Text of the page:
Pussy Riot sentence: How did it play in Russia?
The Pussy Riot punk band's harsh sentence drew swift Western condemnation. More important for Putin will be how it influences the views of Russians, especially the elite.
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Tina Kandelaki, a popular TV personality who has usually been reliably pro-Putin, penned a bitter blog arguing that Russian authorities are repeating past mistakes by using harsh criminal penalties to punish a minor and largely symbolic challenge.Skip to next paragraph
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"The Russian authorities have a nearly unparalleled knack for being unable to show properly what they do well, while letting examples of what they do badly be blown completely out of proportion – to the extent that not only the whole of Russia, but the entire world starts paying attention," Ms. Kandelaki wrote.
"Pussy Riot may have no talent whatsoever, but the Russian authorities possess the exceptional talent of making something from nothing. No one else could have managed to create Russia’s most popular band at a time when the country is terribly short of heroes. Be assured that there are Western producers falling all over themselves to help promote the group. The 'Pussy Riot behind Bars' show is broadcast all over the world now, and the world isn’t willing to miss a tiny bit of it," she added.
Putin himself, answering questions from journalists in mid-trial, suggested the women should not be punished "too harshly" – a possible acknowledgement that the Pussy Riot prosecution was generating more damage than the Kremlin had expected. And on Saturday a leading Orthodox cleric insisted that revenge on behalf of the church was not a motive behind the trial.
"The church has been sometimes accused of not forgiving them," Tikhon Shevkunov, who heads Moscow's Sretensky Monastery, and is reputedly Putin's own spiritual counselor, told journalists. "We did forgive them from the very start. But such actions should be cut short by society and authorities."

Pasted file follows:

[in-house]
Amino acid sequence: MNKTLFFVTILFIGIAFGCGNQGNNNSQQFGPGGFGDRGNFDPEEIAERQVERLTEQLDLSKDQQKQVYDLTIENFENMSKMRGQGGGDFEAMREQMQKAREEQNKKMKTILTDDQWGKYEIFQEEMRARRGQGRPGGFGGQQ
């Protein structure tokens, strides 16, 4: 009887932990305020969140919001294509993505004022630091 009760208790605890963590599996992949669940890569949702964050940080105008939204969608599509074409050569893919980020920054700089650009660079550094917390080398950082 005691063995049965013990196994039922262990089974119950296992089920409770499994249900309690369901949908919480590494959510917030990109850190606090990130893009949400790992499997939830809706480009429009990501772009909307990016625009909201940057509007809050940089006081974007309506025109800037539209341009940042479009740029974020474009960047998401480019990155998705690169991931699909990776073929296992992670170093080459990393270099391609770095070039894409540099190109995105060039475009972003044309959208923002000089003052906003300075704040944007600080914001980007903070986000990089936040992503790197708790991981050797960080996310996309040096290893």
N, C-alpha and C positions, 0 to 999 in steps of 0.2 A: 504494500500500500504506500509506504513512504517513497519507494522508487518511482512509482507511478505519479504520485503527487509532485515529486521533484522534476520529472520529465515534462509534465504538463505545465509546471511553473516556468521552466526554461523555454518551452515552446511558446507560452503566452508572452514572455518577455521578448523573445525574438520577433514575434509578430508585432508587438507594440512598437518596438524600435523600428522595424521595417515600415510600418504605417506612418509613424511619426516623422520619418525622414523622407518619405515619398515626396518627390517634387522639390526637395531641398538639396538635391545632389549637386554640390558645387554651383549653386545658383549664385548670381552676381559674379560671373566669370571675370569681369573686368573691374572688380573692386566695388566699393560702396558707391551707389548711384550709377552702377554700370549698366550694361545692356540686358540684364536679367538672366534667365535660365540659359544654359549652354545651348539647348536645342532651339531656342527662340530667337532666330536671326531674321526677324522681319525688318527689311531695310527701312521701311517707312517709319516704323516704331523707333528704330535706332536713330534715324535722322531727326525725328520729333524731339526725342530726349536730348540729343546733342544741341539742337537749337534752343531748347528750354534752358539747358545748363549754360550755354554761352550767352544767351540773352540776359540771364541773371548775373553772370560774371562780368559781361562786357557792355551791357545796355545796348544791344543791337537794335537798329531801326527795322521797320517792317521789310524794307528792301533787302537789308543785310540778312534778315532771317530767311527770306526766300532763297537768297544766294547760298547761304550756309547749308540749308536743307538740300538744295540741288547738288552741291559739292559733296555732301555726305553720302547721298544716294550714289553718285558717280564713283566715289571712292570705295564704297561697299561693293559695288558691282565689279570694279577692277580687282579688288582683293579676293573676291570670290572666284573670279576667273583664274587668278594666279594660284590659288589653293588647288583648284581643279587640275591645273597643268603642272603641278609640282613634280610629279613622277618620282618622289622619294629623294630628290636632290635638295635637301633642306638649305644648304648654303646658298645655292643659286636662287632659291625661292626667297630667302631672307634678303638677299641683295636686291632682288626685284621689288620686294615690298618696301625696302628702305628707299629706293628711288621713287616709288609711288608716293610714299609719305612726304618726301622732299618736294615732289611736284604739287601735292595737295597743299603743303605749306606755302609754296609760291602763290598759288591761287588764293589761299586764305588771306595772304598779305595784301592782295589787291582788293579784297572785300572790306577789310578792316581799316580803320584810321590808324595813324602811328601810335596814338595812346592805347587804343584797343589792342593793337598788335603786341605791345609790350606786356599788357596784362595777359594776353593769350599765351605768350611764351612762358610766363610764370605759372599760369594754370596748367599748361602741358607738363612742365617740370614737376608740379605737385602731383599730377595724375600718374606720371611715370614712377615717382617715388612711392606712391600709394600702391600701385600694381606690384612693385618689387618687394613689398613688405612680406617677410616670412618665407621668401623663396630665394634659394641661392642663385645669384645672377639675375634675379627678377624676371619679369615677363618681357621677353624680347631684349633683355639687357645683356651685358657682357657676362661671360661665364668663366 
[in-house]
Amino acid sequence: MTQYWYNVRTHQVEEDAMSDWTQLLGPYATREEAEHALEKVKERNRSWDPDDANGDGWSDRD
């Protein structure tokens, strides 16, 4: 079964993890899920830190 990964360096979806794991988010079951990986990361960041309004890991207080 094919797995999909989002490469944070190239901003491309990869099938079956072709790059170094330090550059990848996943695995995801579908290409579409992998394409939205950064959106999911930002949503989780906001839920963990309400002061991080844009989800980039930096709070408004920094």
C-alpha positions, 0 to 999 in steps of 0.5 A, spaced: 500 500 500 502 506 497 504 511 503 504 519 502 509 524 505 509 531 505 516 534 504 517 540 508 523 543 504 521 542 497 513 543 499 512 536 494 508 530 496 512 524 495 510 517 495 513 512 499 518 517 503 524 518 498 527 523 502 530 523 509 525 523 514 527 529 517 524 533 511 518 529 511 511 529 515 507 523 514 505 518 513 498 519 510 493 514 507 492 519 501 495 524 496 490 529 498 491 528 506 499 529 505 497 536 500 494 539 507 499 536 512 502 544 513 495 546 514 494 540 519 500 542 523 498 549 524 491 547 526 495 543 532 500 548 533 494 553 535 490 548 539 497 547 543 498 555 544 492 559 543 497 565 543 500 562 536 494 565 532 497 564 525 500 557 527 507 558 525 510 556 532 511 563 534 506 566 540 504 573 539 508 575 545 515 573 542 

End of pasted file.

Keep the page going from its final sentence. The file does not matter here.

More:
The three women, Nadezhda Tolokonnikova, Maria Alekhina, and Yekaterina Samutsevich, were picked up outside Moscow's Cathedral of Christ the Savior last Feb. 21, after entering a priests-only section of the church and performing a 40-second "punk prayer" that called on the Virgin Mary to expel Putin. Police initially just took down their names and let them go, probably because the church was largely empty at the time, no one was hurt, no property damaged, and the women had left voluntarily when asked to do so.
The women claim their song was a political protest targeting Orthodox Patriarch Kirill who, in the midst of an election campaign, publicly described Putin as "a miracle of God," thus allegedly violating Russia's strictly secular constitution (Article 14).
The lyrics of their song (English translation here) might well be seen as offensive on many levels, but do appear mainly directed at the moving political targets of Putin and Kirill.
Prosecutors, and in the end the court, saw things otherwise. They chose to view it as a conspiratorial "hate crime" motivated by anti-Christian loathing and directed at Russian Orthodox believers.
The verdict against the women reads in part: "The Pussy Riot singers colluded under unestablished circumstances, for the purpose of offensively violating public peace in a sign of flagrant disrespect for citizens.... The women were motivated by religious enmity and hatred, and acted provocatively and in an insulting manner inside a religious building in the presence of a large number of believers," it said.
According to court testimony, the church was almost empty at the time. But the Pussy Riot performance, filmed by a cameraperson, subsequently went viral on YouTube, and it was only after about two weeks – and, most experts believe, as a result of political intervention – that the women were rearrested and the stage was set for a controversy that shows every sign of enduring.